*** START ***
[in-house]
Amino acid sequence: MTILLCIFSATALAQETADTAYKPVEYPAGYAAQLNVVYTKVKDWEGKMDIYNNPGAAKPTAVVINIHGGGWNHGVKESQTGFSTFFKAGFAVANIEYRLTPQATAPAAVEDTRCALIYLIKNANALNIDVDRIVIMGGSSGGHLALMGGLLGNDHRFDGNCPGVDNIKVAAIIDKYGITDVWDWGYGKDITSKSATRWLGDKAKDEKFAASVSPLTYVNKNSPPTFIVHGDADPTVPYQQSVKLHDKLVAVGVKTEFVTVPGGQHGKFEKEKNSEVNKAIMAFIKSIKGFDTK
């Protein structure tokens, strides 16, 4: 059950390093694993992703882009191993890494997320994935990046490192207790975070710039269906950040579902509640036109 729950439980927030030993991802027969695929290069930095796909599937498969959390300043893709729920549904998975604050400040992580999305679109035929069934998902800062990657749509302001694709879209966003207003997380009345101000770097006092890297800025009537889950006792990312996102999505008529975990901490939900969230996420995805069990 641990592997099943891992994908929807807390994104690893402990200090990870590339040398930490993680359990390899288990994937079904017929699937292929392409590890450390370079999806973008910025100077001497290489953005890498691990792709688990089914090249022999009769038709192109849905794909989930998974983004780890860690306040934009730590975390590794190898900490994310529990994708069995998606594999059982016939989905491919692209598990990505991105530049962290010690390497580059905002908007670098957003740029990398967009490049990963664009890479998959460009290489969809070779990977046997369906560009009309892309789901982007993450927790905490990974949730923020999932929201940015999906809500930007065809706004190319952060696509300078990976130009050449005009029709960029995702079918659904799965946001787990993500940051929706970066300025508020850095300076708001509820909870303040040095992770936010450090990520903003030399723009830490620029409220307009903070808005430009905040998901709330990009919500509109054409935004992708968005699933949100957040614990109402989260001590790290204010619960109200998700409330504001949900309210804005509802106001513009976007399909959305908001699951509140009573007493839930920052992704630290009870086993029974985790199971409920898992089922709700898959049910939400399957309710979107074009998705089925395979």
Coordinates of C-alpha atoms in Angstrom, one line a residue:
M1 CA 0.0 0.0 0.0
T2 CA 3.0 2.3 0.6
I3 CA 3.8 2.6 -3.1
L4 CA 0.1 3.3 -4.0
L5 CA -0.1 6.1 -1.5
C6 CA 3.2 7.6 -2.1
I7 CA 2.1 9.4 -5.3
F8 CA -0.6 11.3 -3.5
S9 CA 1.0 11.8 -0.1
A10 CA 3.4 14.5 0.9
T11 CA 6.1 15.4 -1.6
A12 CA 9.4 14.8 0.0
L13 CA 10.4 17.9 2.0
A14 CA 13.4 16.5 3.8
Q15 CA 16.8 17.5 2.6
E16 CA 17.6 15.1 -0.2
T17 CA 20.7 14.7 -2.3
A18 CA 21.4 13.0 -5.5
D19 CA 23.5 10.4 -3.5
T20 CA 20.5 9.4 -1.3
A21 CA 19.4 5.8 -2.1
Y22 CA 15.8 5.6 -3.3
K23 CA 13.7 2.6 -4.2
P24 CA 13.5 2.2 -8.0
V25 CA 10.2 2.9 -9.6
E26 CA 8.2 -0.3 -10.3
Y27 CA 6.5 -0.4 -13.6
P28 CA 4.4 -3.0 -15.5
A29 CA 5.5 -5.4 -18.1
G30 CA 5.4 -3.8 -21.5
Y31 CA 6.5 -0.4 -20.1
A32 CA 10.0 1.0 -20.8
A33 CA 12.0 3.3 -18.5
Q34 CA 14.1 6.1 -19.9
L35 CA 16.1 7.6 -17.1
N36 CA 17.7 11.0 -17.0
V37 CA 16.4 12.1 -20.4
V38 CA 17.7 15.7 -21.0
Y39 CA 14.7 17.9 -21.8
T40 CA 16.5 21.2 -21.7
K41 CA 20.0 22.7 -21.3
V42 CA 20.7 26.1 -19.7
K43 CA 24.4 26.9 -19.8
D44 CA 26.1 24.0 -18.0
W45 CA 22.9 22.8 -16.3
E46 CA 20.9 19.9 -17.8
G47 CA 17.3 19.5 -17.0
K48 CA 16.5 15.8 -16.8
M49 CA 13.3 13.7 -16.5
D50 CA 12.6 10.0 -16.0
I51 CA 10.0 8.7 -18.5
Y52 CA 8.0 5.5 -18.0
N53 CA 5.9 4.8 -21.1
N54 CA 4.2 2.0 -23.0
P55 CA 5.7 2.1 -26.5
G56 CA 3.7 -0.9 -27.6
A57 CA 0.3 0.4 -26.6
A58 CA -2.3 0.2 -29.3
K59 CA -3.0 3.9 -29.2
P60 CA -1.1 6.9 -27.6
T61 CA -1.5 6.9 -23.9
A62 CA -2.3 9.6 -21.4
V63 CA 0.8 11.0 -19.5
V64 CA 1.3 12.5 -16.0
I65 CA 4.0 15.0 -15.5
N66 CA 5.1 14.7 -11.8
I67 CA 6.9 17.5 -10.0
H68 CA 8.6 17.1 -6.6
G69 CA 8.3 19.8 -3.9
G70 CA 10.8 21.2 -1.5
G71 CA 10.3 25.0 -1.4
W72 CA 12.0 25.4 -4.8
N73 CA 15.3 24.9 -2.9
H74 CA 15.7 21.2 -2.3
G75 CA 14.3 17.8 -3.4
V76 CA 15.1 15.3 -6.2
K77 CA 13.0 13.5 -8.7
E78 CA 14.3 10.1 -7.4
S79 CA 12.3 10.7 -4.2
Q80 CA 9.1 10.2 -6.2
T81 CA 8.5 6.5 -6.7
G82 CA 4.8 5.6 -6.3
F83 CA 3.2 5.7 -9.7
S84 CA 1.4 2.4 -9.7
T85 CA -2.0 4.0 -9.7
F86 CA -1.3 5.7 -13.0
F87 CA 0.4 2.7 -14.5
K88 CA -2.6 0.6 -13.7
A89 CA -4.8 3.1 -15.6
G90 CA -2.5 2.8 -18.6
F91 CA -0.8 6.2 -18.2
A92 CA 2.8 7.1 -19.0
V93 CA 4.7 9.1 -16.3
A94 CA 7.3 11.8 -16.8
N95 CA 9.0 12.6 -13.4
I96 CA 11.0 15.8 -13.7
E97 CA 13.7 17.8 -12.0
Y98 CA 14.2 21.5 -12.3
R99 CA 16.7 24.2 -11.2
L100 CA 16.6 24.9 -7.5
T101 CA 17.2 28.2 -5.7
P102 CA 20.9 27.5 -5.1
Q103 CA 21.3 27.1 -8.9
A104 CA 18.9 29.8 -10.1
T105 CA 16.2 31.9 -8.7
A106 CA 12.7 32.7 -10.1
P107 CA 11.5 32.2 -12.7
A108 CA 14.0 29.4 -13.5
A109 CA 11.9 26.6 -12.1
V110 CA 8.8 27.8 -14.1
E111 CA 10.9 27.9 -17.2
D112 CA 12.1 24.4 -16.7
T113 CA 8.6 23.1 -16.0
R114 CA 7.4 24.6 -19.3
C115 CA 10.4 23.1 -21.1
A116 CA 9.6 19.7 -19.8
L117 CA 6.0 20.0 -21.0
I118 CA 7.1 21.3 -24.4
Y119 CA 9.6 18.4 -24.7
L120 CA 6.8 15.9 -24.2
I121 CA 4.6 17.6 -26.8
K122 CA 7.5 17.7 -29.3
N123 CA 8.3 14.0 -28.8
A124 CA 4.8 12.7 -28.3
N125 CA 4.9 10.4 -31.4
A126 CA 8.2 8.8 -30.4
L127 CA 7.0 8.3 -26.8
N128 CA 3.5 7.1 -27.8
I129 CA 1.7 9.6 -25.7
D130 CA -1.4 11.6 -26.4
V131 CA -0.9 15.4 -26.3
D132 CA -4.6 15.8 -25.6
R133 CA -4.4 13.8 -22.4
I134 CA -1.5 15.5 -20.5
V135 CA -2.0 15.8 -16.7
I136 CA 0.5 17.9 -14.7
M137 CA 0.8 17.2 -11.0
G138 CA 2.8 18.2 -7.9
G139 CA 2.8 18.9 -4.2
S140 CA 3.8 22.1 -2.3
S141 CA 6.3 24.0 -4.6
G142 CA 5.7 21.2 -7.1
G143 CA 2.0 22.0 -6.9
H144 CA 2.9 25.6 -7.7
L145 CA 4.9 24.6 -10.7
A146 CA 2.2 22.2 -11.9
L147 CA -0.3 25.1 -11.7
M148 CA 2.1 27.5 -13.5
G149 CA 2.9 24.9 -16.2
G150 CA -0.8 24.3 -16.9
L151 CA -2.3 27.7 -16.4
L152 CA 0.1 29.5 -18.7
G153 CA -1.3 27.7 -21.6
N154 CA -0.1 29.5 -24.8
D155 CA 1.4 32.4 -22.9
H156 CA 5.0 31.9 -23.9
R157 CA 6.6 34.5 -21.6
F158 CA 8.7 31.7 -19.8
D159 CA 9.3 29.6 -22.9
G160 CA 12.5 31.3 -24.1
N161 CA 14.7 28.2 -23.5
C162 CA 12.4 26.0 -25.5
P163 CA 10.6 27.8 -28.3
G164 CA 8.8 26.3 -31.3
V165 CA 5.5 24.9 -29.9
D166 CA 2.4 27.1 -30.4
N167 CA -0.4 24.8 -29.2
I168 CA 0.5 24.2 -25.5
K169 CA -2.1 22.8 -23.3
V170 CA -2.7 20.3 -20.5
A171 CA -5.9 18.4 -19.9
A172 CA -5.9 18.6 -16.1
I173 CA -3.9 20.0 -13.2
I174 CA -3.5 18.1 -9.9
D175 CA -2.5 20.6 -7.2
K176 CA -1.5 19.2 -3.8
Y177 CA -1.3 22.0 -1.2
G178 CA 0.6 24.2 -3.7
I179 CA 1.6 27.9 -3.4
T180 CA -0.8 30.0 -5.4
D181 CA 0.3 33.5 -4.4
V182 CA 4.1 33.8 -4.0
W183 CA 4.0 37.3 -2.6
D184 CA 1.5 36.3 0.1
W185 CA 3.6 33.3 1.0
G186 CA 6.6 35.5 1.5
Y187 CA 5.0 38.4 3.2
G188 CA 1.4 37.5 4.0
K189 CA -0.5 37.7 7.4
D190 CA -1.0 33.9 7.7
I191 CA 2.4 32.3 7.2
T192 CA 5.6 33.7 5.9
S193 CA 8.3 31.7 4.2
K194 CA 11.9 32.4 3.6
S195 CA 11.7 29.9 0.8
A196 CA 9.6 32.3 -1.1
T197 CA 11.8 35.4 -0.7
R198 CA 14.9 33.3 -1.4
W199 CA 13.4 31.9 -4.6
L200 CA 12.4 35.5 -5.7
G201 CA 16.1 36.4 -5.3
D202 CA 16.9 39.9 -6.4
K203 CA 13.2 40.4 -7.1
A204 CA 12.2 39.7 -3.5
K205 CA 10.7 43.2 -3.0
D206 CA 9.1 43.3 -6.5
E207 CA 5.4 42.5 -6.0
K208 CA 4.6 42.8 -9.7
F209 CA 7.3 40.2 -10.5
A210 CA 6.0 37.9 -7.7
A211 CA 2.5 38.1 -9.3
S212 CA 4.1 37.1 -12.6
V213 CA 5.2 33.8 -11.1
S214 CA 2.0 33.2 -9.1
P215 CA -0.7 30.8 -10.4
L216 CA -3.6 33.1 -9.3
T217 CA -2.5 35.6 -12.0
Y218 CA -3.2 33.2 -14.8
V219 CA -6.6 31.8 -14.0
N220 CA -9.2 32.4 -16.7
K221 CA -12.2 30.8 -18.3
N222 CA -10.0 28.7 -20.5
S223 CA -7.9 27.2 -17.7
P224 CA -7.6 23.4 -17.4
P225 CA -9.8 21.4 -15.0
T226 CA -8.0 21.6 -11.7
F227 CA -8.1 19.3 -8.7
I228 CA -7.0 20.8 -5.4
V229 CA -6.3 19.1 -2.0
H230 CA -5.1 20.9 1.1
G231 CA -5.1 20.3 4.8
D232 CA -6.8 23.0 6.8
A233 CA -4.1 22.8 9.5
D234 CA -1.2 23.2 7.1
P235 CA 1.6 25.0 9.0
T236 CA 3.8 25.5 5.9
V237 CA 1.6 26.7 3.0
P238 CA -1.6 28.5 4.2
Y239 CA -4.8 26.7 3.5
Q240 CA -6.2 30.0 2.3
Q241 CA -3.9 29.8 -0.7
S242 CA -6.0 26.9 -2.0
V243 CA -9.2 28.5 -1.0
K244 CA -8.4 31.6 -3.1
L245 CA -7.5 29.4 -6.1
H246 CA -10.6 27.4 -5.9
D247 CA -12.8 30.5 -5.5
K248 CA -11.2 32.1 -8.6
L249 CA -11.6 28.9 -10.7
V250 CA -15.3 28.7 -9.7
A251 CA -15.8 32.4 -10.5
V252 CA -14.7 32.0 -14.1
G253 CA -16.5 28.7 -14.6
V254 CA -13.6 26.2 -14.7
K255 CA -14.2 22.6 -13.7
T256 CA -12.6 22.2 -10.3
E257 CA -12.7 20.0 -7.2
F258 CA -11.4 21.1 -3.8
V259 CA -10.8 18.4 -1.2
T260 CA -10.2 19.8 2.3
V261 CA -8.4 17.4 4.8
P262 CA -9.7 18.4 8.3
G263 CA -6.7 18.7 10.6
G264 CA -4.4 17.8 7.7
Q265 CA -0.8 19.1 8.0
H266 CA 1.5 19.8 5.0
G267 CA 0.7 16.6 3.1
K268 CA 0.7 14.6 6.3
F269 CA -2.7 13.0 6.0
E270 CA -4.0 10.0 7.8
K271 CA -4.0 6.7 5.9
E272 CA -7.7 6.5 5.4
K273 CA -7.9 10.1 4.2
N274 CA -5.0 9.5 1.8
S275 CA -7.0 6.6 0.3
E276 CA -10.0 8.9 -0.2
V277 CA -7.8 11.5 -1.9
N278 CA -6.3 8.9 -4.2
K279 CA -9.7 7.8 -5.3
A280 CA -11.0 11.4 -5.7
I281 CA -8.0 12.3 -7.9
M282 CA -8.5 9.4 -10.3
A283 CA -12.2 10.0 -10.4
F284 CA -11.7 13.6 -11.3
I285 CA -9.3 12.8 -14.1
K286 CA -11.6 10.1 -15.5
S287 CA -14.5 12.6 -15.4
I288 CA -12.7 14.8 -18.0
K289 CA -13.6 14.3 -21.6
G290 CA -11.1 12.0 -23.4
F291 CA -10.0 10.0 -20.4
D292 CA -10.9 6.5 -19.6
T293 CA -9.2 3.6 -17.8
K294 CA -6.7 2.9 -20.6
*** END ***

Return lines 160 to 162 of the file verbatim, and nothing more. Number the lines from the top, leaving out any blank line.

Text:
H156 CA 5.0 31.9 -23.9
R157 CA 6.6 34.5 -21.6
F158 CA 8.7 31.7 -19.8